On the outside, Esmé Weijun Wang seems to have a normal, regular life. A graduate of Sandford with a keen eye for fashion, her 2016 novel, The Border of Paradise, made her the recipient of Granta’s Best of Young American Novelists award. Wang comes from a hard-working family of Asian background and previously attended Yale University, where she met her husband. She seems to have a perfect life, or a least, a successful one. But inside her mind, Wang constantly struggles with hallucinations, delusions, feelings of loneliness, and depression. It is because of this complex profile that her latest book (now a certified New York Times Best Seller), The Collected Schizophrenias: Essays, is an exhilarating and thoughtful book about what it means to live with schizophrenia and the cruel twists for those who suffer from mental health issues.
The Collected Schizophrenias by Esmé Weijun Wang
From College to Schizophrenia
Weijun Wang’s new book is a thrilling and sometimes chaotic ride through her many battles with mental illness, specifically schizoaffective disorder. She welcomes us through her writing to a wide range of topics on mental health while recounting episodes of her life. In one essay, she will have you examining the frustrating new definitions on schizophrenia by the Diagnostic and Statistical Manual of Mental Disorders (or DSM V). In another, she takes us back to when she was accepted to Yale and when her first schizophrenic episode happened. Moreover, the structure of these essays jumps back and forth on the rich experiences that she perceives – especially hallucinations and delusions – through her mental disorder, the limits in life that she has accepted, and her search for answers.
The tales told by Weijun Wang get more complex and heartbreaking when advancing through this book. The first moments of sadness come when she explains her first episode (schizophrenic) and her exit from Yale. “I left Yale for good in early 2003, although I did not know at the time that it was the end,” Wang notes in her essay “Yale Will Not Save You.” She then tells us the cruel procedure that the university made her go through: “Yale told me to leave immediately. I was not allowed to reenter campus, and someone confiscated my student ID, and my busy father, who had flown from China to be with me, was tasked with packing my things.” As Wang explains later, the university wasn’t ready for her mental illness; or, more accurately, they were unprepared and cruel in their decision. Even when Wang’s episodes stopped and her therapists would give her positive feedback and letters for possible readmission, Yale decided not to readmit her.
The Heredity of Mental Illness
Wang struggles with multiple topics in regards to her future. Her brilliant essay, “The Choice of Children,” as Rachel Comb of The New York Times explains, is arguably the best writing of the book. In here, Wang offers her experience as a volunteer in a summer camp with children suffering from bipolar disorder. Wang fights with the reality of the heredity of mental illness, parenthood, and family, among other topics. She evaluates her moments of insight while handling a group of kids that she oversees, which gives her some occasions of hope, and in others, relief (this comes in the form of her bonding with a kid from a summer camp). She then finishes by stating:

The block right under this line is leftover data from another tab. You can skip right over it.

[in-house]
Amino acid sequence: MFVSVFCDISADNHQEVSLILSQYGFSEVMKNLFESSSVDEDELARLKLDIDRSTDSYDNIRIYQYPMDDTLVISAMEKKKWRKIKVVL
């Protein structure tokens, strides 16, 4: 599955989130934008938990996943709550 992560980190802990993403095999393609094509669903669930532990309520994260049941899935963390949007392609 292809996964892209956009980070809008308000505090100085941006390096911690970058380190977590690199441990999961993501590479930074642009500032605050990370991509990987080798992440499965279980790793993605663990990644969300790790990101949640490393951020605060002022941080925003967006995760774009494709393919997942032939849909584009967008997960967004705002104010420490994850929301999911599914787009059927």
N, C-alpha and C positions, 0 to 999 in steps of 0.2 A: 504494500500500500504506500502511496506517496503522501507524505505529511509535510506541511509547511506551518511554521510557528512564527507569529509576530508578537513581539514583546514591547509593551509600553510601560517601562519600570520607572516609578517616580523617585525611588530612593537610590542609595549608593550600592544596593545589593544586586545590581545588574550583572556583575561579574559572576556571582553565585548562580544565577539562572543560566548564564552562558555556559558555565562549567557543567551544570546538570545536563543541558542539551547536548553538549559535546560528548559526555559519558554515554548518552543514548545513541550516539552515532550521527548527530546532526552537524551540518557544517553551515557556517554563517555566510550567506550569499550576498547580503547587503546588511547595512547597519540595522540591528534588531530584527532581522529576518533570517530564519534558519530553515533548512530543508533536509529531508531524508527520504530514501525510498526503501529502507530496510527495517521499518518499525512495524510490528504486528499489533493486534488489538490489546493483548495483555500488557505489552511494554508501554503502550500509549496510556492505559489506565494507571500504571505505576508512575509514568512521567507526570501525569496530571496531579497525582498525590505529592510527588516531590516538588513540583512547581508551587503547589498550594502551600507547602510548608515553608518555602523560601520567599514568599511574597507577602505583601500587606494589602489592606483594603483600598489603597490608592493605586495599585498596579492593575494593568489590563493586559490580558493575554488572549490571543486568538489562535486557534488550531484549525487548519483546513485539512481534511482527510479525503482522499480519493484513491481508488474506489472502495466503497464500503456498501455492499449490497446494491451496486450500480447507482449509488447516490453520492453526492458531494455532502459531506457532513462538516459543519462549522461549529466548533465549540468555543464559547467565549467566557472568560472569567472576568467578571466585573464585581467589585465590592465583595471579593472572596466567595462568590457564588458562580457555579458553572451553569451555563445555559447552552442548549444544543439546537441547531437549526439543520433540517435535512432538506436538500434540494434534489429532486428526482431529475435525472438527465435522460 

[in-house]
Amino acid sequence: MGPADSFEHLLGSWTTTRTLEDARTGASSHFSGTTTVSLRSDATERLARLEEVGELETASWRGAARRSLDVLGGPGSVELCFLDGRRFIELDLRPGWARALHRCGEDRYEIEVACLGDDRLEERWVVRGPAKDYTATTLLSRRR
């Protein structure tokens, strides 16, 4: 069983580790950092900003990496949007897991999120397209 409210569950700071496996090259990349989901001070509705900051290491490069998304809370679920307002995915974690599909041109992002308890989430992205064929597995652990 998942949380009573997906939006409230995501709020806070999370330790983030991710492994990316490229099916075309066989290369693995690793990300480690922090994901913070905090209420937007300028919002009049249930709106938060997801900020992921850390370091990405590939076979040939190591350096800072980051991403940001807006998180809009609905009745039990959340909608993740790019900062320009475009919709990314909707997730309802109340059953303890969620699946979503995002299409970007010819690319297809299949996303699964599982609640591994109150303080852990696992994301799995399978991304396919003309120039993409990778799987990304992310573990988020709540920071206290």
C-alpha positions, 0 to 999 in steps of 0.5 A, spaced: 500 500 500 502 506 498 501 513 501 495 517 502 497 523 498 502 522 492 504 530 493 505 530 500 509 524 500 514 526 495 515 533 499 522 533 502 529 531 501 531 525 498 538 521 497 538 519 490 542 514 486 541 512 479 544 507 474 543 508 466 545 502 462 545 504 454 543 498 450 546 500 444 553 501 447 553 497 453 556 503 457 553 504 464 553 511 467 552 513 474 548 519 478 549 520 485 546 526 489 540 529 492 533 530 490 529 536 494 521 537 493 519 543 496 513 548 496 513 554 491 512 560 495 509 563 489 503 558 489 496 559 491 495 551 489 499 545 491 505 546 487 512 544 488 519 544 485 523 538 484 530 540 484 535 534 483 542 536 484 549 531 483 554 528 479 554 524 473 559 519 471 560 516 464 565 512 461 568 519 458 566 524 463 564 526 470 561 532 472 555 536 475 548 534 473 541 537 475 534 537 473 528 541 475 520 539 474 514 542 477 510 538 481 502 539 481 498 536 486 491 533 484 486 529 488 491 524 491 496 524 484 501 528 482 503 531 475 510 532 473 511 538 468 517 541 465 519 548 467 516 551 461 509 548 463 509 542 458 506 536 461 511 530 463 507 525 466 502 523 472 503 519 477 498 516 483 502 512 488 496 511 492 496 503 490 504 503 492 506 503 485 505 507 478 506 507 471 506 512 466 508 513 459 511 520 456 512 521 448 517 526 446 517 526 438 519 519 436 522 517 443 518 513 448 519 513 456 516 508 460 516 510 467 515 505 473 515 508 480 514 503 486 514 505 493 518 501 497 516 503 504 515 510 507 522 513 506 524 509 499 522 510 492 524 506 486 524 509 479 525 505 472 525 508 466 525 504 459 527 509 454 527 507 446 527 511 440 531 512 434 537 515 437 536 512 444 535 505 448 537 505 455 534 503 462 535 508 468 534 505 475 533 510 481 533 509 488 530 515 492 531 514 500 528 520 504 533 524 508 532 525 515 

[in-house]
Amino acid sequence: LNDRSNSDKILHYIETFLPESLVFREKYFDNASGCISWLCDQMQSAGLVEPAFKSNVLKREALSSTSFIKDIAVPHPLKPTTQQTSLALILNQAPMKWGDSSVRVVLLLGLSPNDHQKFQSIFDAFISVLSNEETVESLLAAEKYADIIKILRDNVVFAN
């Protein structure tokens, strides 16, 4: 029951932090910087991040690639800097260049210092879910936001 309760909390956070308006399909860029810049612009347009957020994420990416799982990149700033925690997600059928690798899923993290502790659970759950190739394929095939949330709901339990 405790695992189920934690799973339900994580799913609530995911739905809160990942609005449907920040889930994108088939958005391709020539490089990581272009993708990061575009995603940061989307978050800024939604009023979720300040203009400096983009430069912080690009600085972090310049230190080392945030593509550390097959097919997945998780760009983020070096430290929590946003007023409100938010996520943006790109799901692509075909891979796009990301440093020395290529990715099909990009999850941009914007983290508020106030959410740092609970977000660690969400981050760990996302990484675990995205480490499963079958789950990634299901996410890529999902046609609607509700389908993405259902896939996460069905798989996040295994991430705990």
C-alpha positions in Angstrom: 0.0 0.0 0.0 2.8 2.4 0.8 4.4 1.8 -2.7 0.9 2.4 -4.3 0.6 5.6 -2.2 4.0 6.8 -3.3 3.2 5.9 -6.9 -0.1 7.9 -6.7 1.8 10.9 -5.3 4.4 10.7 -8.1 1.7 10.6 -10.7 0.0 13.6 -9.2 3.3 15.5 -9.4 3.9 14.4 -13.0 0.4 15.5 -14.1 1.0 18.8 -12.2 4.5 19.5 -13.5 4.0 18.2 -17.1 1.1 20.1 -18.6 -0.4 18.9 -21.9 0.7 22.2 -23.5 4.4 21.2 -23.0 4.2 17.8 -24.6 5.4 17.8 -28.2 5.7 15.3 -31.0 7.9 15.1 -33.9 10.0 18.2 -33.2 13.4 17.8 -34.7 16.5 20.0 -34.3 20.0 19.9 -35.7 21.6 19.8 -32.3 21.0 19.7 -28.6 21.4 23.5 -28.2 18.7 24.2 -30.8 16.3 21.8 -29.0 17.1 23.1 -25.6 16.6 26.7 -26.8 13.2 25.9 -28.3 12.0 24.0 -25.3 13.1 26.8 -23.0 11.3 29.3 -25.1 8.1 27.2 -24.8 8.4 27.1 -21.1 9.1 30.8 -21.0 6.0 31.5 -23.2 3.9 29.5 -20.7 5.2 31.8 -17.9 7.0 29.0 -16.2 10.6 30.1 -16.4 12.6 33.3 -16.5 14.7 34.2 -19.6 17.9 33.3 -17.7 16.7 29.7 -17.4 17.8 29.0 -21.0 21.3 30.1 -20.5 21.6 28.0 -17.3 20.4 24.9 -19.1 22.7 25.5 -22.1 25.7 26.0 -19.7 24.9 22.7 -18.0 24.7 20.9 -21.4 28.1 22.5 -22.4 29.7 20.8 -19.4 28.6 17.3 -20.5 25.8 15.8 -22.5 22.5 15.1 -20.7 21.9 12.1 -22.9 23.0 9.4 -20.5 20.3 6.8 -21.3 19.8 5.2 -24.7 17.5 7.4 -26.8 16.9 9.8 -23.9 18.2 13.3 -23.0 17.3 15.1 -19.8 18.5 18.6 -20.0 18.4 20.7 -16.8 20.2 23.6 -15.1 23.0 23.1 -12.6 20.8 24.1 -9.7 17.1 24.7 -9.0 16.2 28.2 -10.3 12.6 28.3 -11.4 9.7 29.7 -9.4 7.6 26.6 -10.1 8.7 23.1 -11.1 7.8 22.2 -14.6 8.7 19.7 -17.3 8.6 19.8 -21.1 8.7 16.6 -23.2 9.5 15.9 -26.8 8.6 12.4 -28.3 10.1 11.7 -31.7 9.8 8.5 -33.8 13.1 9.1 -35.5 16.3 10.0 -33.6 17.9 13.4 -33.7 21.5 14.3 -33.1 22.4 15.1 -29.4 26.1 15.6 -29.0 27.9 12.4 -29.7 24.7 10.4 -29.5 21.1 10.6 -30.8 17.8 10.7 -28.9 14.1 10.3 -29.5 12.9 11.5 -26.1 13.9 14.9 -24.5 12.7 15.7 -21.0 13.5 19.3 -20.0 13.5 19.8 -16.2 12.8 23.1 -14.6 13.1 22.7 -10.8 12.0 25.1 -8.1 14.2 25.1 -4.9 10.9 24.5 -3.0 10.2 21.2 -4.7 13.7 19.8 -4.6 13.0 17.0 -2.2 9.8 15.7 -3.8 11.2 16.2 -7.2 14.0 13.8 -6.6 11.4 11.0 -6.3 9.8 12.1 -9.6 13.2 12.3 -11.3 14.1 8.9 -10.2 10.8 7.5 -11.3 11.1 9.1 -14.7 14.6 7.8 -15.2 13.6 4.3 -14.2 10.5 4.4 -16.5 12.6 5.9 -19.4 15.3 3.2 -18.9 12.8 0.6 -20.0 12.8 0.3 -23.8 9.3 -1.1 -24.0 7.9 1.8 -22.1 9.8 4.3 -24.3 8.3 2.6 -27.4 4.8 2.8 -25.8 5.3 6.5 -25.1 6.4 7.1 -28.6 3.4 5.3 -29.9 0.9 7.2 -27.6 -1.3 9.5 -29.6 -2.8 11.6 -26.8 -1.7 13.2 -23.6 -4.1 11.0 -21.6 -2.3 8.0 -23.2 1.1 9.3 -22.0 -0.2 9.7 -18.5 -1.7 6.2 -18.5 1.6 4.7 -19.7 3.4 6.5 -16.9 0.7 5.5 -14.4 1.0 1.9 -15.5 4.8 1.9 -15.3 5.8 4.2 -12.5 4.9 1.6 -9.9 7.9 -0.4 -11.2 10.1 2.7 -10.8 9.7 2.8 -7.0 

“For all my fears about constantly watching over a child with mental illness, or any other severe disability, the very reasons that I thought I didn’t want children might be the ultimate factors that would end up changing my mind. I was surprised by my love for Stuart. He was smart and hilarious and knew a lot of fascinating trivia. He and I also shared a diagnosis [schizophrenia and bipolar respectively], and perhaps that, most of all, is why I had patience for his tantrums and oddities. ‘We could have a child like that,’ I said – and indeed, we could.”
Last Word on The Collected Schizophrenias by Esmé Weijun Wang
A rich turn of events is the high point of The Collected Schizophrenias. Wang can’t help herself to jump back and forth from memories, afflictions, and even sad tales. In the process, Wang opens about rape, the role of asylums, the sadness of not knowing what’s real and the perceptions from the public about those who suffer from mental illness. This book follows the footsteps of many personal memoirs that open-up about mental illness and its impact on life. When ending this book, one cannot help themselves in comparing Wang’s masterpiece with Kay Redfield Jamison’s An Unquieted Mind, Elyn R. Saks’ (another Yale graduate that suffers from schizophrenia) The Center Cannot Hold, and Susannah Cahalan’s Brain on Fire.
202 pp. Graywolf Press. Paper, $16.